7. Plaintiff reported the injury of May 6, 1976, to his employer's insurance adjuster on October 19, 1977, and then described the on-setting of the disability to Dr. Sam J. Davis and also advised Dr. William Norman of the injury as well.
. . . .
10. That on April 4, 1979, Plaintiff had a 30% voluntary limitation of motion of his back.
11. That as a result of the injury suffered by the Plaintiff, during the course of his employment on May 6, 1976, Plaintiff has suffered additional permanent impairment of 15% to the man as a whole.
12. That Plaintiff was totally disabled as a result of the injury on May 6, 1976 from October 18, 1977 until July 12, 1978.
13. That Plaintiff's injury was as a result (proximate cause) of a strain being imposed upon a pre-existing condition, i.e., the aggravation thereof.
14. Judicial notice is taken and Defendant's proposed findings filed June 21, 1979, show that Plaintiff had a pre-existing condition of a weakened back, due to two work-related prior disc surgeries, which resulted in Plaintiff being rated 20% permanent partial impairment of the man as a whole in 1966, and an additional 15% in 1969.
15. The strain suffered on May 6, 1976, aggravated that condition resulting in (proximate cause) the necessity of a spinal fusion and the additional permanent impairment of 15% to the man as a whole over the impairment existing on May 6, 1976."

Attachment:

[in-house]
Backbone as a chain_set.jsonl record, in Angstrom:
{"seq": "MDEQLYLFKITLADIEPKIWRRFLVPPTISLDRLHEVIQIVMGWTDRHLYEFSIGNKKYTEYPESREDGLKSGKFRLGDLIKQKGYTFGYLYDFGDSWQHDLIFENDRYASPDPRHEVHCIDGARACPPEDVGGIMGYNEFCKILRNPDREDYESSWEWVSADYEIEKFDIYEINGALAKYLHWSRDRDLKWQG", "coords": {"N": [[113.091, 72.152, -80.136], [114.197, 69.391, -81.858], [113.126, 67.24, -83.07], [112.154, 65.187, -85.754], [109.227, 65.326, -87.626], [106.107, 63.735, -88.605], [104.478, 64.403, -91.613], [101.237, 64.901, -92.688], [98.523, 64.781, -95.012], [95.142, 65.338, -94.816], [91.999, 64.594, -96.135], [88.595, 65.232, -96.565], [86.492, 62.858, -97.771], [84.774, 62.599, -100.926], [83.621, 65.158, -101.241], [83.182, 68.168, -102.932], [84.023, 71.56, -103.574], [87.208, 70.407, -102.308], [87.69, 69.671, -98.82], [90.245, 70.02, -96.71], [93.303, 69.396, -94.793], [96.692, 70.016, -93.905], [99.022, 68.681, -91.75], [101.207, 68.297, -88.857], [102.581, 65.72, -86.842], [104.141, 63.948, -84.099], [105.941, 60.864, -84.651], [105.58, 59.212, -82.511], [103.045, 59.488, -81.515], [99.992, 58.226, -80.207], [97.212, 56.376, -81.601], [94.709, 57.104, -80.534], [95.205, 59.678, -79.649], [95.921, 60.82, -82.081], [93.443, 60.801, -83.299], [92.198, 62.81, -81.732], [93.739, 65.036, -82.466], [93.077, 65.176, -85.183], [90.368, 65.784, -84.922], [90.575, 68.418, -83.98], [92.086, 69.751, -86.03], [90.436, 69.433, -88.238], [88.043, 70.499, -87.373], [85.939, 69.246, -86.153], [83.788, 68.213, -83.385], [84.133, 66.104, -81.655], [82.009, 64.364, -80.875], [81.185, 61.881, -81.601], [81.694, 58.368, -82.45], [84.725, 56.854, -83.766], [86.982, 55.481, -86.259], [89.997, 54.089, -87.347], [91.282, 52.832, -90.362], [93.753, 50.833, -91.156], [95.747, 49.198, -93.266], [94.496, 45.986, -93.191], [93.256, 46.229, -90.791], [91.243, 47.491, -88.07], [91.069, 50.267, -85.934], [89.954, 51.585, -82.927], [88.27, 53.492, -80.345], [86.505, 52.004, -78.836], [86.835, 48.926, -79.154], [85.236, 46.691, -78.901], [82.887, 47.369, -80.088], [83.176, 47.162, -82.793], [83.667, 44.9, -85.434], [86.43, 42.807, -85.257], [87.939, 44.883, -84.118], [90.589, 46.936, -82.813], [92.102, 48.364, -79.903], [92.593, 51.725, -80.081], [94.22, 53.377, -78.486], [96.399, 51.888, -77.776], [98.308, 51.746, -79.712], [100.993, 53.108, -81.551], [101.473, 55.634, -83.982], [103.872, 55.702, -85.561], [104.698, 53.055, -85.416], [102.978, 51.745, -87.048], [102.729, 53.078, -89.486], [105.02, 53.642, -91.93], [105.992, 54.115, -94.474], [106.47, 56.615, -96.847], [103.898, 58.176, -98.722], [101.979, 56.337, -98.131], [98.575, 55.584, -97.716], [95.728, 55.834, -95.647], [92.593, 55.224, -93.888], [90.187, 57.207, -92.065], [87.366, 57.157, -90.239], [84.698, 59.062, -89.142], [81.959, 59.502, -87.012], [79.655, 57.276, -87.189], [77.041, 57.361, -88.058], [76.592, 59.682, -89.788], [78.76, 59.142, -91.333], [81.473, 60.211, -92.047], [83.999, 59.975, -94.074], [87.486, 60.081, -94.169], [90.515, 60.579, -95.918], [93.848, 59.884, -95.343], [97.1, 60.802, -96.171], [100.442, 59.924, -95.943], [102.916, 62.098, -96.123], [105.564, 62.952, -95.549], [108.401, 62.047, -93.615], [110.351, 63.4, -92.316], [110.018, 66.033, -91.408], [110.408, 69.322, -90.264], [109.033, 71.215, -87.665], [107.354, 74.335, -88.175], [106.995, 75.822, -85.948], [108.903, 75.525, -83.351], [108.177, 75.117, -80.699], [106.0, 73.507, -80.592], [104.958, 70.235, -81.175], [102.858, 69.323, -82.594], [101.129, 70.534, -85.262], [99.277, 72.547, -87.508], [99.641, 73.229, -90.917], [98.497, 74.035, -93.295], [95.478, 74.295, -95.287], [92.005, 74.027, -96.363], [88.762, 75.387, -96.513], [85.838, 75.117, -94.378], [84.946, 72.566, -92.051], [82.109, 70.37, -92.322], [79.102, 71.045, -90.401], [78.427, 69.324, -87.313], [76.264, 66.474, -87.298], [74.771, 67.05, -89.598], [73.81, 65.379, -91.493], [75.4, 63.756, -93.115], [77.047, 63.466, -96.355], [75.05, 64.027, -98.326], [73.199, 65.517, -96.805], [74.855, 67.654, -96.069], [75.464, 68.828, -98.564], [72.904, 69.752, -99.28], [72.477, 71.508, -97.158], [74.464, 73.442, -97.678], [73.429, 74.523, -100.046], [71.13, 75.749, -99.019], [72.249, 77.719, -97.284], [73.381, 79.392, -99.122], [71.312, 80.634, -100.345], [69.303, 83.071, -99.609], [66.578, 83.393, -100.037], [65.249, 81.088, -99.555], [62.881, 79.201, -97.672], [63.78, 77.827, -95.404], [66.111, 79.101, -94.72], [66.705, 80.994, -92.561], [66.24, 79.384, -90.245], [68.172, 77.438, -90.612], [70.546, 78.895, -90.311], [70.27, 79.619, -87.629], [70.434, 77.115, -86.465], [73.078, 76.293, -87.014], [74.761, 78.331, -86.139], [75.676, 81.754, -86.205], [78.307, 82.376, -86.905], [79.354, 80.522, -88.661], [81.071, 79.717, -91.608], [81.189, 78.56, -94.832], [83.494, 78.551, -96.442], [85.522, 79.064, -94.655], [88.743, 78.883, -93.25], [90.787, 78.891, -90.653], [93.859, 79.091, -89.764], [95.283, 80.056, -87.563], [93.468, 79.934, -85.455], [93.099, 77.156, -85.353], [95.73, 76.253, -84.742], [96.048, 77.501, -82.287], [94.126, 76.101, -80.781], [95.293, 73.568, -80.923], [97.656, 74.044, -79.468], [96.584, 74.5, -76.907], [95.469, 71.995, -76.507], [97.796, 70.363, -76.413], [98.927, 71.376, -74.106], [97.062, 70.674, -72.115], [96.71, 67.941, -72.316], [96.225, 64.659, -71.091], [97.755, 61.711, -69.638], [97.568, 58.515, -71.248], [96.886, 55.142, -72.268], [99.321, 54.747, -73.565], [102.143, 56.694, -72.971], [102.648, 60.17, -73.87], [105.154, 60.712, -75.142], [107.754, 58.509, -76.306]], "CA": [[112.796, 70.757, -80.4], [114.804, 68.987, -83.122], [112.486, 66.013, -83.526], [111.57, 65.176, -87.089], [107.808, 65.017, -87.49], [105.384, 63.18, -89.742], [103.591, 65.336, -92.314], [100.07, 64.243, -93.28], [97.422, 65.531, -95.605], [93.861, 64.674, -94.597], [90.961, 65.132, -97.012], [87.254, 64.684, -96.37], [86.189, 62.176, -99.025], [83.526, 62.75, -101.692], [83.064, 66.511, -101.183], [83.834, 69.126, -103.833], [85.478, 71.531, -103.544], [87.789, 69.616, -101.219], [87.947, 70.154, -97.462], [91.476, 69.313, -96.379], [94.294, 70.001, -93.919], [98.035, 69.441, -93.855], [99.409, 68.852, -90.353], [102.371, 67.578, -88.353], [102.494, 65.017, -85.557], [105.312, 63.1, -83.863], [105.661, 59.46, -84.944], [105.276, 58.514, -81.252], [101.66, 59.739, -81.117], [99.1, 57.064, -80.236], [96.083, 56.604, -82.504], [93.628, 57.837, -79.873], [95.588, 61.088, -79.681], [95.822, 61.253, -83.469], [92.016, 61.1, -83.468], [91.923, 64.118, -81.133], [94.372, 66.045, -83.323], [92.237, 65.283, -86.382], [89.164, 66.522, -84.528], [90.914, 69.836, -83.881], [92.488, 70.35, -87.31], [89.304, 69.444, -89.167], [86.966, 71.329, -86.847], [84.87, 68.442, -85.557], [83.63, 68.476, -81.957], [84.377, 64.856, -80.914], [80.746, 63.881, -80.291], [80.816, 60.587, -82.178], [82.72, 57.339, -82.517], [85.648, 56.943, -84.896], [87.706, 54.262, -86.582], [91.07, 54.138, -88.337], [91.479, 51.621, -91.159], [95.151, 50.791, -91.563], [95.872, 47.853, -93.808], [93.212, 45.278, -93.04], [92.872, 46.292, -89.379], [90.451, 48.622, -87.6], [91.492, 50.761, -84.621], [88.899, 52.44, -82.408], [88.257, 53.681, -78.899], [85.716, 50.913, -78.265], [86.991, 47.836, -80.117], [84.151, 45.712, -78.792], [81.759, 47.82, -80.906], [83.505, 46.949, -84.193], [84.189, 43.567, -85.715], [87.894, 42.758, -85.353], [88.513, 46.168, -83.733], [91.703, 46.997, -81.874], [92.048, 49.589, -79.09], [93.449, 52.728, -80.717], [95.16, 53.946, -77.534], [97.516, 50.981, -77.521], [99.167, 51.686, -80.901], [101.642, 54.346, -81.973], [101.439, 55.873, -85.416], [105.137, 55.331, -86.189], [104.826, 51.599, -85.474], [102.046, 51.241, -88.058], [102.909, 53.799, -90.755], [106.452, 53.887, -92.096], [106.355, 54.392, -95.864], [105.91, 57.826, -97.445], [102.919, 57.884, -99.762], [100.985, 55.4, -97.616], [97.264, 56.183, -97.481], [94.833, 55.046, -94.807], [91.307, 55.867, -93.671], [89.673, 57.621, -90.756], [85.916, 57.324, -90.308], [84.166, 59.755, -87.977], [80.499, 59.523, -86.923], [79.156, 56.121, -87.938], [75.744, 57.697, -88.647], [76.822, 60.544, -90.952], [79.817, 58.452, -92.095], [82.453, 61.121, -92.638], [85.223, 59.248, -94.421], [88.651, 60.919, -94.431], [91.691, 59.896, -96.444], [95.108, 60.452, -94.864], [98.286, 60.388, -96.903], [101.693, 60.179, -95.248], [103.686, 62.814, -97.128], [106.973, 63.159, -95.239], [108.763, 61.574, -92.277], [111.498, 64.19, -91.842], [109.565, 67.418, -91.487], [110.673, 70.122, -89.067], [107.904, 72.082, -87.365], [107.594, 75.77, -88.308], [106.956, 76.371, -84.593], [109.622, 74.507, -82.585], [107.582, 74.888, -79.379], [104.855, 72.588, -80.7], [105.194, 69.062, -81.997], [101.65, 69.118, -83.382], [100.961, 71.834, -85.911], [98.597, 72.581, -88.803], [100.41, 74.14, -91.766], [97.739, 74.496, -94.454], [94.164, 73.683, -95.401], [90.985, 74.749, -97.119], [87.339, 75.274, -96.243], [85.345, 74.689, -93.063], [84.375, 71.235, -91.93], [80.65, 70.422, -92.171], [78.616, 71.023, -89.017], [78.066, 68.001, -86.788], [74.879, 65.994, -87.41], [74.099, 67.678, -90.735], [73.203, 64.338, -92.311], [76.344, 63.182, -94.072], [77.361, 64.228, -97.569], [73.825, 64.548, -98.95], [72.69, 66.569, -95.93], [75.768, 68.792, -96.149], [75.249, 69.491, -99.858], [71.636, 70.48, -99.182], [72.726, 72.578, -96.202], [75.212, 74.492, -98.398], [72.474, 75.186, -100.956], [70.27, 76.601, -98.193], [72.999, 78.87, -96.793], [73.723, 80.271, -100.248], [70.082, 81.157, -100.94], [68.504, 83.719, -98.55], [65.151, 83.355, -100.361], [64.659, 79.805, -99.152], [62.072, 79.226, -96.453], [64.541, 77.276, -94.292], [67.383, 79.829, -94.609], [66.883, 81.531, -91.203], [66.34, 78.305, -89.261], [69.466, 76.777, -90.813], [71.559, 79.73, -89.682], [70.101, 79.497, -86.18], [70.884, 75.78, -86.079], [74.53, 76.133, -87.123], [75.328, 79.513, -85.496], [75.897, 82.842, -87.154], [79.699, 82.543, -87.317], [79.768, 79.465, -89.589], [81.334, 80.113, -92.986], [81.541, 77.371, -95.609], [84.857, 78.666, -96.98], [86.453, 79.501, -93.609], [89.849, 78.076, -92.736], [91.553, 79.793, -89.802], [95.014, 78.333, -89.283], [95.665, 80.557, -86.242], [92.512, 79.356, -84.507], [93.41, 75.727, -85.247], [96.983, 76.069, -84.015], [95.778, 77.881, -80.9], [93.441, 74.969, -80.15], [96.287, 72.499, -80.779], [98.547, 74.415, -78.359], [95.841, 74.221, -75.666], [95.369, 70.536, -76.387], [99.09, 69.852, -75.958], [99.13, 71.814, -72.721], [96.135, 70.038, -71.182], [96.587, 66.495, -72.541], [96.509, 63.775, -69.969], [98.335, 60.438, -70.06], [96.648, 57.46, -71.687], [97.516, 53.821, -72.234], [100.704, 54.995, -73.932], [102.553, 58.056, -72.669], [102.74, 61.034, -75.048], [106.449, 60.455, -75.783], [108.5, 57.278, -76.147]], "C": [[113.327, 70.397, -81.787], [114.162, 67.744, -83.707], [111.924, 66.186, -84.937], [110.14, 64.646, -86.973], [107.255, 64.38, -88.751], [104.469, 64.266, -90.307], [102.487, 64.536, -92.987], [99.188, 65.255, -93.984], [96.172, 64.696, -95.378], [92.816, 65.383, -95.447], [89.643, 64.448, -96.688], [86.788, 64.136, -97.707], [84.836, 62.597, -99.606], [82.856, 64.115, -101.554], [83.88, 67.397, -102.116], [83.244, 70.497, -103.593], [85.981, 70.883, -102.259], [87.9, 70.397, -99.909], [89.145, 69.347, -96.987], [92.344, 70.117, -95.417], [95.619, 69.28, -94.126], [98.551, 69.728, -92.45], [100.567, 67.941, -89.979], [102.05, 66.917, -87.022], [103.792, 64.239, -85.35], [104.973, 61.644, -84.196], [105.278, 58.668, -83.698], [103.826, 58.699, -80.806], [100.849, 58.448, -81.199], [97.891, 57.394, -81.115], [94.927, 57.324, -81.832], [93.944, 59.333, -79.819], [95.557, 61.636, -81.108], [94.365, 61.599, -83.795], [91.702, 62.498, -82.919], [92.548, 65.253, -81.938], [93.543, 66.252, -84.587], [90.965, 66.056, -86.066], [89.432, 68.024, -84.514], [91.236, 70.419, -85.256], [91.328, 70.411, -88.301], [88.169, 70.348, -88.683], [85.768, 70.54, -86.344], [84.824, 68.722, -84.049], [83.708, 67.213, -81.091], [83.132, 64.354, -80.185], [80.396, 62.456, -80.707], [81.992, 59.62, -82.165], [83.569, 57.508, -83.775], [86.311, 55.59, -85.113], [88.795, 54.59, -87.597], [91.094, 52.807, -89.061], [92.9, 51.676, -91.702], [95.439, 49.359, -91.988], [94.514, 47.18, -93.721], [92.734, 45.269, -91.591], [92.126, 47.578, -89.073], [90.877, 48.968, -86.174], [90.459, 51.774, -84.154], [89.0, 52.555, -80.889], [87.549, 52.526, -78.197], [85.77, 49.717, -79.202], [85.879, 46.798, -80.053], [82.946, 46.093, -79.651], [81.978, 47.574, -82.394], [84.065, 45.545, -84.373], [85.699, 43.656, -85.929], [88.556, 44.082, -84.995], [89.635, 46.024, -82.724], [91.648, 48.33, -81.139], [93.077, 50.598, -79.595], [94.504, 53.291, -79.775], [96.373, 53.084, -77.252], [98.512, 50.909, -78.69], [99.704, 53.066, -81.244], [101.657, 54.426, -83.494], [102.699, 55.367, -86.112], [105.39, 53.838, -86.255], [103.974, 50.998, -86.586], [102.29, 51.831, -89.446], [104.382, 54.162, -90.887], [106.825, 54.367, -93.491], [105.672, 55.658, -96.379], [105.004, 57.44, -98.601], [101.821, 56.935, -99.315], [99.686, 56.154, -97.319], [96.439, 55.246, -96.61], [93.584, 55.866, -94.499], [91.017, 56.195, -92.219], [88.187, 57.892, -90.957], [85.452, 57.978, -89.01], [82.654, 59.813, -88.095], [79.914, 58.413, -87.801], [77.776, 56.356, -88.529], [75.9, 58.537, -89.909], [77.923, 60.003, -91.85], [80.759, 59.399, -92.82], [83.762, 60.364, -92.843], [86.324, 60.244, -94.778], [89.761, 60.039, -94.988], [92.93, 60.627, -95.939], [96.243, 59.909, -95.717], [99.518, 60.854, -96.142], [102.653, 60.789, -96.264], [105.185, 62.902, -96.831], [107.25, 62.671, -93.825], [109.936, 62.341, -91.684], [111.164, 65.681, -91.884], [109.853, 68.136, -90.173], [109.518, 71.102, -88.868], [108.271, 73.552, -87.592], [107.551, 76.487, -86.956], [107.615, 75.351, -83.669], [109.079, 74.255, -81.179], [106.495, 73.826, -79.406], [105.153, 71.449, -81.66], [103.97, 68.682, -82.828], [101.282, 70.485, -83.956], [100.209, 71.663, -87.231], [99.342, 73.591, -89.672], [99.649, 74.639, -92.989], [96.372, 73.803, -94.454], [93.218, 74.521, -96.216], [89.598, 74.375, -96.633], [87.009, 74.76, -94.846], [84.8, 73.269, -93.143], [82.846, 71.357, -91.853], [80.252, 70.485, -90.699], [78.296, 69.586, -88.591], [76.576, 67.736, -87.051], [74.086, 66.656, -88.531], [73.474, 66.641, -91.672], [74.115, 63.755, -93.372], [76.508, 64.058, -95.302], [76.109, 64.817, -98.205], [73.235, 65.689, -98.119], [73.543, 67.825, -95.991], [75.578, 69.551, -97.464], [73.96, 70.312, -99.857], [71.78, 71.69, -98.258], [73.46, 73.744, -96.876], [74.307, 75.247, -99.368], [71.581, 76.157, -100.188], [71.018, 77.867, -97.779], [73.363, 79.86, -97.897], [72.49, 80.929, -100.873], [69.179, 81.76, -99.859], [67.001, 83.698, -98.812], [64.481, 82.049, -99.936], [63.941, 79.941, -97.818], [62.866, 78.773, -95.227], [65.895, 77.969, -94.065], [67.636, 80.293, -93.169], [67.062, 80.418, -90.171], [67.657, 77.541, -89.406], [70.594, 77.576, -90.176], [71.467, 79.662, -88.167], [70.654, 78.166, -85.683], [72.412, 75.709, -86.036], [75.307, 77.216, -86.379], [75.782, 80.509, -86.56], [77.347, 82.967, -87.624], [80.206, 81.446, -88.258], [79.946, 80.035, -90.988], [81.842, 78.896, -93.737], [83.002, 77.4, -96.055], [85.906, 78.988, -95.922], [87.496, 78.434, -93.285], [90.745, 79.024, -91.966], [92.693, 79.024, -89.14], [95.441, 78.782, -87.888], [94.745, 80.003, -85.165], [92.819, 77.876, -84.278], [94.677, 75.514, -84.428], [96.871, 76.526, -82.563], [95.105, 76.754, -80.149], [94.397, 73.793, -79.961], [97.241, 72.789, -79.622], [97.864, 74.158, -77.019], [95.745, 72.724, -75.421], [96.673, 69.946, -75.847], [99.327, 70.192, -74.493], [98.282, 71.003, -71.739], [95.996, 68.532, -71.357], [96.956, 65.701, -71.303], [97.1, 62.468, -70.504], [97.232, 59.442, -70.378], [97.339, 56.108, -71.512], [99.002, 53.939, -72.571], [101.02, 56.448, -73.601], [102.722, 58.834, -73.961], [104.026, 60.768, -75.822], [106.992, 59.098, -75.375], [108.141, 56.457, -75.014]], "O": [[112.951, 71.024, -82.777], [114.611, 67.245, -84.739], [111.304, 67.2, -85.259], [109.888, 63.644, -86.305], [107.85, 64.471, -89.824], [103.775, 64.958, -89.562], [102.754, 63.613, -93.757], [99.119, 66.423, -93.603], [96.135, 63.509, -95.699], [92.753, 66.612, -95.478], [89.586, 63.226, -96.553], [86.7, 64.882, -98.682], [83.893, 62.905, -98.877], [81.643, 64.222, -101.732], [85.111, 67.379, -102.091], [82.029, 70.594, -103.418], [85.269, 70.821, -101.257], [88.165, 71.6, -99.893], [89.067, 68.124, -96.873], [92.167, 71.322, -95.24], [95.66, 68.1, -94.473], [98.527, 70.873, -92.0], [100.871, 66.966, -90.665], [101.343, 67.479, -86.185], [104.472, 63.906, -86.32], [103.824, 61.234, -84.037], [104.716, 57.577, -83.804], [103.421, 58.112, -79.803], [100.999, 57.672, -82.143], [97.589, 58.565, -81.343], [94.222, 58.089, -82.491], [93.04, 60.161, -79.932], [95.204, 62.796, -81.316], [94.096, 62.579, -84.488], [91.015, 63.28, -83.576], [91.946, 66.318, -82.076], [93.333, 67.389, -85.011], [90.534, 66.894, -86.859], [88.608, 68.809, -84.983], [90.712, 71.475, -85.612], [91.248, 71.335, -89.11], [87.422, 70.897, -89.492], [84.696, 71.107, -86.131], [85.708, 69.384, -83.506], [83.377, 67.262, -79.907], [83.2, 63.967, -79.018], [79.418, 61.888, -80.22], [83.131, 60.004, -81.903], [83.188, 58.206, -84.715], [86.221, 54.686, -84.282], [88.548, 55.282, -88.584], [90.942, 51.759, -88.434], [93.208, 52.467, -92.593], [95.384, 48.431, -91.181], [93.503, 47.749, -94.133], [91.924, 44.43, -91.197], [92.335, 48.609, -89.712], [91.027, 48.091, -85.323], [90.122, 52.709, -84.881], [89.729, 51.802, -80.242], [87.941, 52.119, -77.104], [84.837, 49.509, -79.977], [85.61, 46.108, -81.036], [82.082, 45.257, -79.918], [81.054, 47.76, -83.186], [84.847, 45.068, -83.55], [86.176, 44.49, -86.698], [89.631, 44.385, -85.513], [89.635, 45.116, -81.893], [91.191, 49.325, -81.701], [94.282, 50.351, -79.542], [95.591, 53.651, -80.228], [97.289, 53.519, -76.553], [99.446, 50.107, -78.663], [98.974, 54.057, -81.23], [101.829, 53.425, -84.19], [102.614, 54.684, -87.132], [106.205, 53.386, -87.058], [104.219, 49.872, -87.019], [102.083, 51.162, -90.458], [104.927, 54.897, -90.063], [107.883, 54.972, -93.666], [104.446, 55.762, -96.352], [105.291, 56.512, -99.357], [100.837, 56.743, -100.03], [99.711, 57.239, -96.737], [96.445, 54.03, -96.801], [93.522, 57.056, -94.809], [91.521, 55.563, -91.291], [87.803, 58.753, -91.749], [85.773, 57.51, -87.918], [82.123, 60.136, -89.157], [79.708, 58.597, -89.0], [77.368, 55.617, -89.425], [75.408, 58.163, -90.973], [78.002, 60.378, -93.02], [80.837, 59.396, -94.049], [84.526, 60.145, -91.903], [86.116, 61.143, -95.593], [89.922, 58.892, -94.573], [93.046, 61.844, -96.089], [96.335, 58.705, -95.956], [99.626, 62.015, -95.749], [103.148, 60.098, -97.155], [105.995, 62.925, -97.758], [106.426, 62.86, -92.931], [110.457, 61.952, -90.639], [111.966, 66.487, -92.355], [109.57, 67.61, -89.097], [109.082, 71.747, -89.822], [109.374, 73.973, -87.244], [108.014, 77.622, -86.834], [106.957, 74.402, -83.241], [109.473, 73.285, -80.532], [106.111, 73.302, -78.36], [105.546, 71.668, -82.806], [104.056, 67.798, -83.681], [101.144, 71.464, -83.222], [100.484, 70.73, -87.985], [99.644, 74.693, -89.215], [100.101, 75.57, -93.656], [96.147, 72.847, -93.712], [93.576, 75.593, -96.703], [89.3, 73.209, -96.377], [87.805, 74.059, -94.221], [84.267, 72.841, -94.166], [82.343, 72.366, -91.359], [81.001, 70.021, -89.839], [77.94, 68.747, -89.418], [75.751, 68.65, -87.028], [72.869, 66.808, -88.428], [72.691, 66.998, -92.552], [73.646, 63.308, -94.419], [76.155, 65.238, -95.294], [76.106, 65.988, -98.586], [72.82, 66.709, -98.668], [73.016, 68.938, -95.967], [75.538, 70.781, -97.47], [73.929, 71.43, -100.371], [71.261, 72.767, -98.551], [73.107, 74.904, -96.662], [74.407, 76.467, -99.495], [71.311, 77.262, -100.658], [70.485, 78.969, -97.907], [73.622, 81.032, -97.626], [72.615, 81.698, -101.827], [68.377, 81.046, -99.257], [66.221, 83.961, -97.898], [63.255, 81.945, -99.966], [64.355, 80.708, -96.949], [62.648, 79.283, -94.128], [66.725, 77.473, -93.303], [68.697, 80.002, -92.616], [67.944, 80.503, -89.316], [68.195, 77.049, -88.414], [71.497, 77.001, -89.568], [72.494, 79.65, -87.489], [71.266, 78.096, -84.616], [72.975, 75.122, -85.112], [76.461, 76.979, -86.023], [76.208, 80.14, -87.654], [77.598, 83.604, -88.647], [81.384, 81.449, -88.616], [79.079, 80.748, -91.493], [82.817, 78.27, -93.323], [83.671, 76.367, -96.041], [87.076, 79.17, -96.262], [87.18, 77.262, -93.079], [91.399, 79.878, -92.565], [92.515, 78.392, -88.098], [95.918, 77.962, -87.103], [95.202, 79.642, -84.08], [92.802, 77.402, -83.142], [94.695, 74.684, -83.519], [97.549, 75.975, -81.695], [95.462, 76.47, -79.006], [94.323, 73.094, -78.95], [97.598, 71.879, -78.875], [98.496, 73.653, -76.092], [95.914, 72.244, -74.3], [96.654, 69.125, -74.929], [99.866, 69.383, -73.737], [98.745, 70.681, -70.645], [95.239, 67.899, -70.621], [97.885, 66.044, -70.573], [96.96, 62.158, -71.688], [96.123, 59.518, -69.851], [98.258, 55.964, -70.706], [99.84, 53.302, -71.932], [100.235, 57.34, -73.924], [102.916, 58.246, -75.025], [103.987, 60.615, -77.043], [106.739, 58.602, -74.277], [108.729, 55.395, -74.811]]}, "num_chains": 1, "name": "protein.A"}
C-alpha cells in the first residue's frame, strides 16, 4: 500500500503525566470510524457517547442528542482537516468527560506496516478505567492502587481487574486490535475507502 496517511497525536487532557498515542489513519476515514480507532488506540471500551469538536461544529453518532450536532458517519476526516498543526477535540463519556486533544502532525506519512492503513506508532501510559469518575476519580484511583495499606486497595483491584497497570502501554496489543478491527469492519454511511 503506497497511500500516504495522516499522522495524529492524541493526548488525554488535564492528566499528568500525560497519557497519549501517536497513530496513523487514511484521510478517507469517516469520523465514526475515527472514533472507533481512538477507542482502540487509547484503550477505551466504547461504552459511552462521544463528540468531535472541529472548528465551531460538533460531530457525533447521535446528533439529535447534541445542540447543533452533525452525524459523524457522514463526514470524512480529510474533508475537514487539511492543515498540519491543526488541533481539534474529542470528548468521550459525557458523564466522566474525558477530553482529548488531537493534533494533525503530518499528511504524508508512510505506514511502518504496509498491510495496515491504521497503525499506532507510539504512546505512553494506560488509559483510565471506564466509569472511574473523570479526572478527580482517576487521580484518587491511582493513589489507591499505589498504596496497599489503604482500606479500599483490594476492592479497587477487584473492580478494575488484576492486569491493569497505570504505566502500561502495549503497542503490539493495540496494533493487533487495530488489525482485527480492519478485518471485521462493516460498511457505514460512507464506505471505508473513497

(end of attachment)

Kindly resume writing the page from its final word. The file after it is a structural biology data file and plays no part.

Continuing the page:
Prince has specifically claimed and the Board found solely on the theory that Prince's injuries were related to a specific incident. We note that a cause of action may have also existed under the theory that Prince's injuries were due to a gradual deterioration of his back from the strain placed on his preexisting condition by the performance of his daily duties. Calhoun v. Hillenbrand Industries, Inc., (1978) 269 Ind. 507, 381 N.E.2d 1242; American Maize Products Co. v. Nichiporchik, (1940) 108 Ind. App. 502, 29 N.E.2d 801. However, it is not our place to choose a theory of recovery for plaintiff or affirm a judgment on a theory not properly presented to the trier of fact. DDR Computer Service Bureau, Inc. v. Davis, (1980) Ind. App., 411 N.E.2d 722.
Dr. Norman was the sole expert witness on the issue of causation. His deposition which was introduced into evidence reveals the following as his most favorable opinion on causation:
"83 Q Well, from the physical examination and from what you observed during the operation, the kind of repair that you did make, what are the causes of such an injury or that would require this kind of repair?
A Well, I think, basically, we do know that this man had previous trouble.
He had had previous disk trouble.
He had subsequent changes as a result of that; namely, that of narrowing of the disk and what we call degenerative or arthritic changes.
Of course, during this period he had evidence of sciatica nerve-root irritation from the changes that occurred in this area.